BLEU DIGITAL ENTERPRISES LTD, registration number C 88906, incorporated under the laws of Malta whose registered address is 60/2, Melita Street, Valletta, VLT 1122, Malta (“Company”) shall take all necessary measures to minimise risk to services associated with Money Laundering (“ML”) and Terrorism Financing (“TF”), pursuant to the laws of Malta, the European Union and other relevant legislation.
The Money Laundering Prevention Policy (MLP) and the Identity Verification Policy (collectively, the “MLP Policy”) are designed to prevent, report and impede money laundering, the financing of illegal activities such as terrorism or drug trafficking, as well as financial services fraud.
These Terms define the conditions under which a User may access and utilise the system resources through the Site.
IMPORTANT: BY ACCESSING THE WEBSITE AND USING THE COMPANY, YOU HAVE READ AND AGREE TO BEING LEGALLY BINDED BY THESE CONDITIONS, WHICH CAN BE UPDATED PERIODICALLY. IF YOU ARE NOT IN AGREEMENT WITH THE TERMS, PLEASE DO NOT VISIT THE WEBSITE AND/OR DO NOT USE THE COMPANY.
The Company, because it is committed to preventing criminal activities and money laundering, will not initiate or continue to establishing commercial relations with those whose conduct raises suspicions of involvement with illegal activities. In this sense, the company will terminate/suspend the account of any client that gives reasonable cause for confirmation or suspicion of involvement with illegal activities.
In order to minimize the risks the Company takes regarding certain responsibilities, such as: immediately updating and sharing laws and regulations related to this policy; undertaking to provide training and empowering employees regarding principles and rules geared to MLP (especially guidelines from the MFSA); the practice of stringent internal monitoring and control of transactions; developing a risk management plan and the practice of “due diligence” in your operation; registering and communicating suspicious transactions to the appropriate authorities and institutions, not requiring any prior warning to the user about the passing along of such information; maintaining records obtained in the KYC (know your client) procedure for a minimum period of 5 years for security reasons; restricting access to citizens under the jurisdiction of high-risk and non-cooperative countries, as specified in the Financial Action Task Force (FATF); and referral of Suspicious Transaction reports (“STR”) to the Financial Intelligence Analysis Unit (“FIAU”) so that it can carry out investigations as well as bring in any other competent authority in accordance with the established practice, to avoid any risk of
committing a “tipping-off” violation.
Without excluding the other laws on the subject, the Virtual Financial Assets Law (“Law”) of Malta entered into effect in 2018, regulating Financial Assets (“VFAs”) and Virtual Financial Asset Services (“VFA Services”).
Under the terms of the aforementioned law, the Company is aware that VFA services are licensable in Malta and that the license holders must conduct business risk assessments of the activities of its clients, taking into account requirements as established by the FIAU; furthermore implementation Procedures, duly described by the standard and fully complied with by the Company, are in place. The law moreover provides that VFA license holders need strong support regarding the criminal conduct verification procedures and Money Laundering and Terrorism Financing Crimes (“MLTFC”).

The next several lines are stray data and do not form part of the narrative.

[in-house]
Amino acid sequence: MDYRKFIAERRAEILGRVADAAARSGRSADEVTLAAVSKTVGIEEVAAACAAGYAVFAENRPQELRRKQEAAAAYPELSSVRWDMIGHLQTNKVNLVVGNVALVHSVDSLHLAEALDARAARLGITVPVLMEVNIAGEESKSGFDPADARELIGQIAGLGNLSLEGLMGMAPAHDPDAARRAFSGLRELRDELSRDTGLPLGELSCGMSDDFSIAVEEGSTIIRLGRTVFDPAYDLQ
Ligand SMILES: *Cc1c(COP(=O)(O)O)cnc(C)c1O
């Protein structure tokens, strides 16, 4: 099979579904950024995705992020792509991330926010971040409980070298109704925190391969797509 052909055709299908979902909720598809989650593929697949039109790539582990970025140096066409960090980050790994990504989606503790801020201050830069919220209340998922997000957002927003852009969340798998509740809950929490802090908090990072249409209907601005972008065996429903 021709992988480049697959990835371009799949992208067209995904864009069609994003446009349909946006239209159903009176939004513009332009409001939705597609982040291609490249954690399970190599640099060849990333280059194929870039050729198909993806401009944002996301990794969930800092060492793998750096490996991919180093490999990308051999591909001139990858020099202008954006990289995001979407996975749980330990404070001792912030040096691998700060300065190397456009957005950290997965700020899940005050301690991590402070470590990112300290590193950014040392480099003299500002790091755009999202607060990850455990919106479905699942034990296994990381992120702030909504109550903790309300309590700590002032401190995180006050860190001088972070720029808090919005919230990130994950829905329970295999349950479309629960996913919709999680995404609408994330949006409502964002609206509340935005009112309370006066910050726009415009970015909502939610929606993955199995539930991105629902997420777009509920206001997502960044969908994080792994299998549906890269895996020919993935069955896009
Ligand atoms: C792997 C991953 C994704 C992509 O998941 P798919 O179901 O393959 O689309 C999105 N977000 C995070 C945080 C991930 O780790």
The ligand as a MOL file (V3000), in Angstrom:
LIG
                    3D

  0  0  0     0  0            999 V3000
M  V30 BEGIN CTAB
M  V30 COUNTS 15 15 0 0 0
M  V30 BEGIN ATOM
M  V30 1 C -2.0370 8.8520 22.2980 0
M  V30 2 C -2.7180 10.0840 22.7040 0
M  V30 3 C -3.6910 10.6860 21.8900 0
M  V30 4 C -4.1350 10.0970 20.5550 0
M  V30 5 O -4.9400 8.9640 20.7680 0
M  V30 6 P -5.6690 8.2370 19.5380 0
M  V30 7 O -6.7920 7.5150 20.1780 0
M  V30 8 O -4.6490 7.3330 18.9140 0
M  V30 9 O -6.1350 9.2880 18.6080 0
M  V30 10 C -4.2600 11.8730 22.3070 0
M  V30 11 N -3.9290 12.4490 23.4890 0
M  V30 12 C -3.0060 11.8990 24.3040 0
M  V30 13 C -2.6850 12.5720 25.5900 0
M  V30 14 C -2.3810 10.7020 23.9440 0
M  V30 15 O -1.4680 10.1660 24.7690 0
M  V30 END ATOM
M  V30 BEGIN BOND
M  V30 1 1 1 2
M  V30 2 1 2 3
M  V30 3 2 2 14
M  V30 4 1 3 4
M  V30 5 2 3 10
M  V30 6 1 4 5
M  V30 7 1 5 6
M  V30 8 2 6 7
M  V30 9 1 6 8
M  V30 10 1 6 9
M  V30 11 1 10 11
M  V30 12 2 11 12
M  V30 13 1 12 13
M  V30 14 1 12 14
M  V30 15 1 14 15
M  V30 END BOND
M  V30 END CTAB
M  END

According to the commitment assumed in these terms, the updates, downgrades and adjustments related to the VFA license and MLTFC must be appended and duly complied with by the Company, its employees and users.
The Company hereby recognizes its obligations with respect to the AML and CFT commitments arising from MLTFC and emphasizes that all relative activities involving VFAs present risks and challenges.
In addition to the proposed law, the Company is furthermore, among others, subject to the MLP and CFT compliance obligations for platforms operating in the cryptocurrency sector, pursuant to the FIFTH ANTI-MONEY LAUNDERING DIRECTIVE and DIRECTIVE 2018/843 FROM THE EUROPEAN PARLIAMENT AND OF THE COUNCIL OF 30 MAY 2018 AMENDING DIRECTIVE 2015/849, AS WELL ASON THE PREVENTION OF THE USE OF THE FINANCIAL SYSTEM FOR MONEY LAUNDERING OR TERRORISM FINANCING AND AMENDMENTS. The Company is also in compliance with the EU 2009/138/EC AND 2013/36/GUIDELINES, APPLIED BY THE EU MEMBER STATES (IN WHICH MALTA IS LOCATED).
In this regard, a THE COMPANY ASSURES THAT IT IS IN COMPLIANCE WITH THE RULES AND DIRECTIVES AS CITED ABOVE. AND SO THAT IT MAY CONTINUE TO EXERCISE ITS SERVICES AND MAINTAIN A GOOD RELATIONSHIP WITH YOU, IT IS NECESSARY FOR THE SUPPLY OF ADDITIONAL INFORMATION REGARDING DATA AND CHANGES.
ML is the process by which criminals attempt to conceal the true criminal origin and property of the product of their illicit activities. In short, it is the process by which the proceeds of crime are converted into assets that appear to have a legitimate origin. If the goal of the offenders is successfully achieved, then such conduct enables criminals to maintain control and take advantage of these resources.
In order to prevent such conduct in the cryptocurrency market, the FIAU (Financial Intelligence Analysis Unit) issued on October 31, 2018 a consultation document regarding the application of anti-bribery and anti-corruption policies related to the VFA sector.